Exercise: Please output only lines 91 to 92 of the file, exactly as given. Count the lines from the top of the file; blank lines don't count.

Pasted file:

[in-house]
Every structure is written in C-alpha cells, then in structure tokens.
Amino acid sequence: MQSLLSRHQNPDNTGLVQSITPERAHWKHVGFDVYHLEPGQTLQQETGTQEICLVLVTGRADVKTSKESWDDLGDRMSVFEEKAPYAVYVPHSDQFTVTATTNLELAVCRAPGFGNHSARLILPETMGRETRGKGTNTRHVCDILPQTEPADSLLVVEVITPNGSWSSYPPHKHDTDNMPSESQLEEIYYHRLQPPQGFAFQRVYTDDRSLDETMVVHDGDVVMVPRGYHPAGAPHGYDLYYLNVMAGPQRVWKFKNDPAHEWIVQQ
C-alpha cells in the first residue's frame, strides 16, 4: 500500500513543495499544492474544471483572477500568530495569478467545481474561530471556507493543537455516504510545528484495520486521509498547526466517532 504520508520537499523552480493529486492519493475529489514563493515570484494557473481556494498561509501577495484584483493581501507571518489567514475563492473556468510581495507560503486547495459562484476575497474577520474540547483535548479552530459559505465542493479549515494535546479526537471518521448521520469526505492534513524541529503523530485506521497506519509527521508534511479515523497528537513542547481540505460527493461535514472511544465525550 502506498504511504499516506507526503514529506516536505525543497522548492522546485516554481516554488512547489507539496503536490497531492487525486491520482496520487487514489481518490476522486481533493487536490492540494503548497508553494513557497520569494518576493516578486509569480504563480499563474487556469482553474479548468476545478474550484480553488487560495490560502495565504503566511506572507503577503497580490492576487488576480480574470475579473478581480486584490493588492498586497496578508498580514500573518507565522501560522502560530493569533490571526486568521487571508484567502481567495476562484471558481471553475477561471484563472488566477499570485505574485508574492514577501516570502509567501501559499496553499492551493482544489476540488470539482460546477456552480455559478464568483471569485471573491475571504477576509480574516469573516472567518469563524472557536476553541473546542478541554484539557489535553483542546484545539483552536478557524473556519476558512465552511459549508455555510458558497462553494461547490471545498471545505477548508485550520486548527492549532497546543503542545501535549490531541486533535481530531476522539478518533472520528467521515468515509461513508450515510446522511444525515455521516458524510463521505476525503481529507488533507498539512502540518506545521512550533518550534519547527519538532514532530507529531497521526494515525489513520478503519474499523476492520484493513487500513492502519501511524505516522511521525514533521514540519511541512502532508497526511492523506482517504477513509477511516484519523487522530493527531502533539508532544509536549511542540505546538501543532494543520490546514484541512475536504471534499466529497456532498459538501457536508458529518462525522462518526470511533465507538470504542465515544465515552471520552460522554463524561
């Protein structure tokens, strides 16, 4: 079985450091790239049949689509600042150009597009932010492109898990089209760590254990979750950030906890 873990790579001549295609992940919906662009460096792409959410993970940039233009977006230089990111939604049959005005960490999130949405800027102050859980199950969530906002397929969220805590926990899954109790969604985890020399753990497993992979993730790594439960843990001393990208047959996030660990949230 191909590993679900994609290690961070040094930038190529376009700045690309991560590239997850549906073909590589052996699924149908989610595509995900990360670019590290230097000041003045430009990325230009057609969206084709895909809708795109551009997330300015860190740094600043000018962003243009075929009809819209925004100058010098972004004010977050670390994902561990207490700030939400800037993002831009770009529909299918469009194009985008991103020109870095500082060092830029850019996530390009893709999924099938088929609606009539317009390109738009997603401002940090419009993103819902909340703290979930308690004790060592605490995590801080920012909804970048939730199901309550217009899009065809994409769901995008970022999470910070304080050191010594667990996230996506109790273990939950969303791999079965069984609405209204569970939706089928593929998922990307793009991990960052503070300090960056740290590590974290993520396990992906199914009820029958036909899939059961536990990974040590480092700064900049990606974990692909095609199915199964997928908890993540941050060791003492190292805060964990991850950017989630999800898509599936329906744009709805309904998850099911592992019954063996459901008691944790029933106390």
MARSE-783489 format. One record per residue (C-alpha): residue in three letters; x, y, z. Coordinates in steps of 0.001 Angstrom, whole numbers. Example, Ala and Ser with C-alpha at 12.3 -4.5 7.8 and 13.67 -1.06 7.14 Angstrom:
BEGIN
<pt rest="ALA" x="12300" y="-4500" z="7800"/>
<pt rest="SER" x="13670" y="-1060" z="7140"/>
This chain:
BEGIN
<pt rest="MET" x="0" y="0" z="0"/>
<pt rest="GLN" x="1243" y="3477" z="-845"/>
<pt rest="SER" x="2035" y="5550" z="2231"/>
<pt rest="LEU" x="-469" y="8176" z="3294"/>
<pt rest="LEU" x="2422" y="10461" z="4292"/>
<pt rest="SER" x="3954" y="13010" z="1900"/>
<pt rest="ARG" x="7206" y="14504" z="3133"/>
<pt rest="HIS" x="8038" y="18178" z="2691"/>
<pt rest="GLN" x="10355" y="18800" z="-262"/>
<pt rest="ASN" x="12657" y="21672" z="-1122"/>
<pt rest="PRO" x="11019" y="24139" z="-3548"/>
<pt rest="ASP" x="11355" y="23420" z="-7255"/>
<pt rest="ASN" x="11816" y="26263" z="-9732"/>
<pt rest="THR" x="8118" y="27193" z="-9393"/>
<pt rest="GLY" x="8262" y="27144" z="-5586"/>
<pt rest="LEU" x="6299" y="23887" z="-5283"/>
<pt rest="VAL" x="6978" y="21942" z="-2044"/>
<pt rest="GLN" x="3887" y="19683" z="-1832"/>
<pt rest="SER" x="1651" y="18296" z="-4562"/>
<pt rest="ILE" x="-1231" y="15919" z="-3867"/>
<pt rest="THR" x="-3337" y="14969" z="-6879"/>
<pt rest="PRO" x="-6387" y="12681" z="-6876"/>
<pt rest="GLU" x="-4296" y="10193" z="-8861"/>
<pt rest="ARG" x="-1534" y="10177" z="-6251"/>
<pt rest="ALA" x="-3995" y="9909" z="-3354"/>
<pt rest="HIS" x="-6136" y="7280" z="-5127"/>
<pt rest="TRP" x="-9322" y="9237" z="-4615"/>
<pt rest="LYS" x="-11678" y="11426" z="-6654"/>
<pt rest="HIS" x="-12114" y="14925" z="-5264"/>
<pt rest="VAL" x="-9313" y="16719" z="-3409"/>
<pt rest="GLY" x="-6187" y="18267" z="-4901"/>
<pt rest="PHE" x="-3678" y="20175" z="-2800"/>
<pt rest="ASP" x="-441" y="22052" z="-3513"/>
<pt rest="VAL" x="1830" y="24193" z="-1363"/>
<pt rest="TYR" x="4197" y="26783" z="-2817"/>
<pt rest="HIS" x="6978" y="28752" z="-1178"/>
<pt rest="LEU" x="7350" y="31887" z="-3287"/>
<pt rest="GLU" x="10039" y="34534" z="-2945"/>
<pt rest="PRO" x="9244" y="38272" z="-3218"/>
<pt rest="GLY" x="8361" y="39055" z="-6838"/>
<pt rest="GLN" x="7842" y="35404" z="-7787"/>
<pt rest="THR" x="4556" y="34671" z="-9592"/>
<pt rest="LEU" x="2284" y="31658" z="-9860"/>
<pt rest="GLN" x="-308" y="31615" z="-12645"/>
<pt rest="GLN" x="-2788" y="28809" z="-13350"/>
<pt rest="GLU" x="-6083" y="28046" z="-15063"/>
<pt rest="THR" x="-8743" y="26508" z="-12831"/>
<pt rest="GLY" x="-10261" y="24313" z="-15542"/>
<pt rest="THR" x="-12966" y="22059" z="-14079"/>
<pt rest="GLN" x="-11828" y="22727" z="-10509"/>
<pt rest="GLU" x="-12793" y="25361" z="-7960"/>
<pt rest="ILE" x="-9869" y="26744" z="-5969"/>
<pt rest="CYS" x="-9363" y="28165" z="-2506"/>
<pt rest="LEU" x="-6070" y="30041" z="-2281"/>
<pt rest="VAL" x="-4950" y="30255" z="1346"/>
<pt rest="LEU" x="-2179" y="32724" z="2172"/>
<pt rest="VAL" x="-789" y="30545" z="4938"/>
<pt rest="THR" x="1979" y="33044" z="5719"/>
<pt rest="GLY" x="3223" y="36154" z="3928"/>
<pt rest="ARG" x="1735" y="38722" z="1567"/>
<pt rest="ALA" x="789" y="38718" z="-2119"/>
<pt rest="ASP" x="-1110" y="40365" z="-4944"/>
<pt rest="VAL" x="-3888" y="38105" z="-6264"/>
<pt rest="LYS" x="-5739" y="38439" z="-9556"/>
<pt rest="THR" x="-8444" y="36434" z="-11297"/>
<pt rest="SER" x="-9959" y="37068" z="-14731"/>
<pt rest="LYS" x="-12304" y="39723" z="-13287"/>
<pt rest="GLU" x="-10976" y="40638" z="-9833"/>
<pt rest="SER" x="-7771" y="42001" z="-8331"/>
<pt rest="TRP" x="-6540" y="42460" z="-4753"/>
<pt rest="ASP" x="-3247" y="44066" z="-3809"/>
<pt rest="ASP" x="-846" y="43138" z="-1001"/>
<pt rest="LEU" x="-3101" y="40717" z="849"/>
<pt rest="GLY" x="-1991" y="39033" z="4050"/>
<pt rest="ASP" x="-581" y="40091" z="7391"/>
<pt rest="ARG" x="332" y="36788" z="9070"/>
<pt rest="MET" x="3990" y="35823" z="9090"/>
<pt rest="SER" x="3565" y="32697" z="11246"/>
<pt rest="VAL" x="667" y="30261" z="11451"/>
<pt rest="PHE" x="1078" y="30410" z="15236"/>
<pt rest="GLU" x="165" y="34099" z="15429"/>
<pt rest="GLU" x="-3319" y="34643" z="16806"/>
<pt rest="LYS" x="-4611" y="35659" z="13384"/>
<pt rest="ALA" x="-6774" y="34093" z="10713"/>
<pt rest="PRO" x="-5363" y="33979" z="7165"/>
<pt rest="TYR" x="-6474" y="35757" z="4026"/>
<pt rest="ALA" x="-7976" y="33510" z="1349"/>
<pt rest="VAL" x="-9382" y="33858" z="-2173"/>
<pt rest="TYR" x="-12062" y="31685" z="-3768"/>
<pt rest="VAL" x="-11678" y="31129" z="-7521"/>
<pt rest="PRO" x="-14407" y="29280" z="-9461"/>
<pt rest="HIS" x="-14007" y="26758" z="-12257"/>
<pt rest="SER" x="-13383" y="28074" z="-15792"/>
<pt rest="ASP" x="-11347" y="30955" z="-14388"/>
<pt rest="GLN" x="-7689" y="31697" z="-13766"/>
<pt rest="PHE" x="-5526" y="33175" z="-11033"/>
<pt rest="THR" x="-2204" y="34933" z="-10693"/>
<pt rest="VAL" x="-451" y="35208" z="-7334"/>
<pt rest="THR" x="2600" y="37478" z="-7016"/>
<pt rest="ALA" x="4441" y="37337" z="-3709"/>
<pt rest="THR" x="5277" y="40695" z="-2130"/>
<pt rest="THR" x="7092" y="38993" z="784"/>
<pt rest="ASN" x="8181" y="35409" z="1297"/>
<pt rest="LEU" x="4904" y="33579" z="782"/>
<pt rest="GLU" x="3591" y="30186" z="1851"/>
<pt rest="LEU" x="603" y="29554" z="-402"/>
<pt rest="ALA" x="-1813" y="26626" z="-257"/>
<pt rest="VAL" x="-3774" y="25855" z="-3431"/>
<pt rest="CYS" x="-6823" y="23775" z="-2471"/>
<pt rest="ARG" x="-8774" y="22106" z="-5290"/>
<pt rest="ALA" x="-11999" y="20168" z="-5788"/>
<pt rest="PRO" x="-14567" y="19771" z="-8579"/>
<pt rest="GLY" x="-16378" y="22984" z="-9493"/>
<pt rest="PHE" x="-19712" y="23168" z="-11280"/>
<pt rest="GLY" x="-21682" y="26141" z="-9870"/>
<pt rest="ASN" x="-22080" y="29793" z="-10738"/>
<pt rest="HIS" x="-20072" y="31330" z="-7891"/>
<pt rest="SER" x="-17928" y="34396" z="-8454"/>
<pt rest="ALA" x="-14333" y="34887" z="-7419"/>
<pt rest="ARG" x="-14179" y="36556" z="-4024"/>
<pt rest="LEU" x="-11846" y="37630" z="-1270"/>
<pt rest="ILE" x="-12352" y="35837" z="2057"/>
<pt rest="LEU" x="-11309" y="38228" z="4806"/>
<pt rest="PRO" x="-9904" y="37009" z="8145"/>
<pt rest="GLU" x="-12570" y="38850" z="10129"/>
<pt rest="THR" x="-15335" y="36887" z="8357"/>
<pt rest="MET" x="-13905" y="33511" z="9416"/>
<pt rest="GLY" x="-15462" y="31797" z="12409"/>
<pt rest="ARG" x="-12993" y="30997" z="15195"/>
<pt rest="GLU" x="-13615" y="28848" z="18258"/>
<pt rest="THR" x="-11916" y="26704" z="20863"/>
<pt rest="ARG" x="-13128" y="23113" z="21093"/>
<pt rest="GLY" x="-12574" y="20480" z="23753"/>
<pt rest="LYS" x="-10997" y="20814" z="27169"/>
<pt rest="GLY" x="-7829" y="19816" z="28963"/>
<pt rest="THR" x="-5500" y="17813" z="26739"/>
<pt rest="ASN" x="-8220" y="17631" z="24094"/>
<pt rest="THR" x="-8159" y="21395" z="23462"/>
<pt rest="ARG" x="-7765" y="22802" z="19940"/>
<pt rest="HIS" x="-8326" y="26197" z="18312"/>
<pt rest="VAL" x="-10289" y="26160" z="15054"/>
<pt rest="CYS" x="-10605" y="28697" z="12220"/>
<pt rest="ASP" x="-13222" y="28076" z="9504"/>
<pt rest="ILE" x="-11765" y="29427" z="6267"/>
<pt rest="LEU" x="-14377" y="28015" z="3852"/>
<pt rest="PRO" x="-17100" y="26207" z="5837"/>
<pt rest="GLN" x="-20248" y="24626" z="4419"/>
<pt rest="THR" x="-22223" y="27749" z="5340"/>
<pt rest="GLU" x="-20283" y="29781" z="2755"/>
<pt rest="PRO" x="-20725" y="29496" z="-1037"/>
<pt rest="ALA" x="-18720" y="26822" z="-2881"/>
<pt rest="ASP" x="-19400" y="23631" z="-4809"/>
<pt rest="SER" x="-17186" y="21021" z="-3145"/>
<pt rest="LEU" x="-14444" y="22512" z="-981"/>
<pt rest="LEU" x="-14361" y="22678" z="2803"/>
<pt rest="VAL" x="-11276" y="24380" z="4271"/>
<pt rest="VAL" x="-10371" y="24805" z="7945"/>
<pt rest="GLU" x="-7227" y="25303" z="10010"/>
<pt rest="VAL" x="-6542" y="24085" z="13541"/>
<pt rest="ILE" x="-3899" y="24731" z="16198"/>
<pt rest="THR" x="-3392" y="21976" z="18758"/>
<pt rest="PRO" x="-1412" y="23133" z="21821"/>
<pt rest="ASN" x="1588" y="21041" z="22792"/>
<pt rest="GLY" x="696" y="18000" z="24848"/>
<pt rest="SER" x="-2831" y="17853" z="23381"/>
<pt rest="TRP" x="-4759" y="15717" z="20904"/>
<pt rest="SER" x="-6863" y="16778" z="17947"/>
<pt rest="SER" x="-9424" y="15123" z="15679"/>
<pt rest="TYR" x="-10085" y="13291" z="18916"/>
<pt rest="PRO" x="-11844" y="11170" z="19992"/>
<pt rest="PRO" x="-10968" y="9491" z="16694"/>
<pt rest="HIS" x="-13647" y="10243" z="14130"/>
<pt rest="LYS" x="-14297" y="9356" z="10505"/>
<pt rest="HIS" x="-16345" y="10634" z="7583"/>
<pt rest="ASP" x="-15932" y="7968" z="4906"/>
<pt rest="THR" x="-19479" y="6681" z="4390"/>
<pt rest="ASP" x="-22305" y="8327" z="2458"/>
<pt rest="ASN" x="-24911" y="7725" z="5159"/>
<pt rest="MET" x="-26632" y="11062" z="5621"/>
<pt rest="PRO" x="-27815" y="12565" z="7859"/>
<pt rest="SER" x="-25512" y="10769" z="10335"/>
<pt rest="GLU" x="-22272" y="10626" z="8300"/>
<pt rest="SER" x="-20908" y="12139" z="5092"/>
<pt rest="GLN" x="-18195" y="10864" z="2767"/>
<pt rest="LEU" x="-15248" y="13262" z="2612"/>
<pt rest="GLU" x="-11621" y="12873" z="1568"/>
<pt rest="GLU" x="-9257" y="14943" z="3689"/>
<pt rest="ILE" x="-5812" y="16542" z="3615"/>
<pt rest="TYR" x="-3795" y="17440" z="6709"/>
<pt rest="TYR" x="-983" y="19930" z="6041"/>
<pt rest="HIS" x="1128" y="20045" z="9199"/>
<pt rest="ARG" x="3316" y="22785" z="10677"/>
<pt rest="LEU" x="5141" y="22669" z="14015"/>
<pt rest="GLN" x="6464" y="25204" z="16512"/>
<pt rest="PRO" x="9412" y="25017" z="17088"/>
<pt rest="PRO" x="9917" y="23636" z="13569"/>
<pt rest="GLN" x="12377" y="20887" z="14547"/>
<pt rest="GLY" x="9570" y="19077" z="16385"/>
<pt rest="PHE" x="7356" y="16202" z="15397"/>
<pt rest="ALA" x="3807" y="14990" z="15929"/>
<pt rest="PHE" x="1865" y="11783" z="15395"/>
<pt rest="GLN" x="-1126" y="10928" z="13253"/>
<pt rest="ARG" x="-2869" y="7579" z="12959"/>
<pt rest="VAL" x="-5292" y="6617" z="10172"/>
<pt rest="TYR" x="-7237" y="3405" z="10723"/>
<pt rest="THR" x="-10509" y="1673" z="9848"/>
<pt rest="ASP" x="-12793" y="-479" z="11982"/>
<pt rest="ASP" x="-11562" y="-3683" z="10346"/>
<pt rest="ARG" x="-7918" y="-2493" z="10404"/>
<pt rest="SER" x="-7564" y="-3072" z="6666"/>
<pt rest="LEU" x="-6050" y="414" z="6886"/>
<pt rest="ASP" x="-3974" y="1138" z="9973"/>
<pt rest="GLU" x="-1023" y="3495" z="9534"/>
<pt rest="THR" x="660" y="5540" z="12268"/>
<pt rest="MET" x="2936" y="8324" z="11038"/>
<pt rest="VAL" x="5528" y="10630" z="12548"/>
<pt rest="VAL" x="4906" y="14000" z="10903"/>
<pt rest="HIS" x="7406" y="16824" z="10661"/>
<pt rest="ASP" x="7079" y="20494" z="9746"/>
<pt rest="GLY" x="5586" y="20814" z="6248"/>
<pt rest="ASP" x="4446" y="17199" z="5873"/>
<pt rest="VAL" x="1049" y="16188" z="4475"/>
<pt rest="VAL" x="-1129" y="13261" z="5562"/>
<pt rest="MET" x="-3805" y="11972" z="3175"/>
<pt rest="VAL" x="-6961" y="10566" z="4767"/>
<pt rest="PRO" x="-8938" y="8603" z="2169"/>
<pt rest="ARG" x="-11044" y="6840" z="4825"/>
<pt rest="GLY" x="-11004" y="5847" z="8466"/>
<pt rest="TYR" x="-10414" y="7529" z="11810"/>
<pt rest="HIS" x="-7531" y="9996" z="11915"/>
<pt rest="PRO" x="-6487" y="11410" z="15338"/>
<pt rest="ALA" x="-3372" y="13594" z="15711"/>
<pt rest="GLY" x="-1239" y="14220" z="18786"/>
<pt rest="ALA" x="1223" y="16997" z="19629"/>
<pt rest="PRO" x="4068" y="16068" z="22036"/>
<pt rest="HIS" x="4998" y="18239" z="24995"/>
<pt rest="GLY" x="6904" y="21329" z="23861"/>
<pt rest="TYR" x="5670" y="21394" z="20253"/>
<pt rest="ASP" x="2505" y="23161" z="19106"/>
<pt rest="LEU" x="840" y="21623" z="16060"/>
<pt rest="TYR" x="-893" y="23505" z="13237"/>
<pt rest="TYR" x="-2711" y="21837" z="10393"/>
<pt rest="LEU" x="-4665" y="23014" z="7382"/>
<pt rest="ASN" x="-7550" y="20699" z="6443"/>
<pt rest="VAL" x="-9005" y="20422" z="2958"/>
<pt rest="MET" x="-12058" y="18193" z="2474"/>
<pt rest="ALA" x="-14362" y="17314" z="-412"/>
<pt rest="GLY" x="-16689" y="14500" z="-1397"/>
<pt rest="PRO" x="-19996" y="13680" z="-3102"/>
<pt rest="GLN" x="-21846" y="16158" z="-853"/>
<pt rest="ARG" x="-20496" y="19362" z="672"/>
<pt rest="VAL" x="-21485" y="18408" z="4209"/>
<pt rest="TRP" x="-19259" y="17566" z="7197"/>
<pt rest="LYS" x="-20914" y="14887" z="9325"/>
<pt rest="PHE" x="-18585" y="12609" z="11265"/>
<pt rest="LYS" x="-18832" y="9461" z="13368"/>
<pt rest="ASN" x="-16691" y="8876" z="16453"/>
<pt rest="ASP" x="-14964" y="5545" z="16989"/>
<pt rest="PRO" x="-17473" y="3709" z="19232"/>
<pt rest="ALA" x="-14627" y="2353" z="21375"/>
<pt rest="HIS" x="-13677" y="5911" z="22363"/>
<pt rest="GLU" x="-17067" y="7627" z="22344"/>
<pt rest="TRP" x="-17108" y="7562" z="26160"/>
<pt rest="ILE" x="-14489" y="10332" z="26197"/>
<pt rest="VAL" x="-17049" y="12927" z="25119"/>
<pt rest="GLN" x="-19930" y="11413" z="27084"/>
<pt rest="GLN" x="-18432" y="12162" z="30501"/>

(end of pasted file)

<pt rest="PHE" x="1078" y="30410" z="15236"/>
<pt rest="GLU" x="165" y="34099" z="15429"/>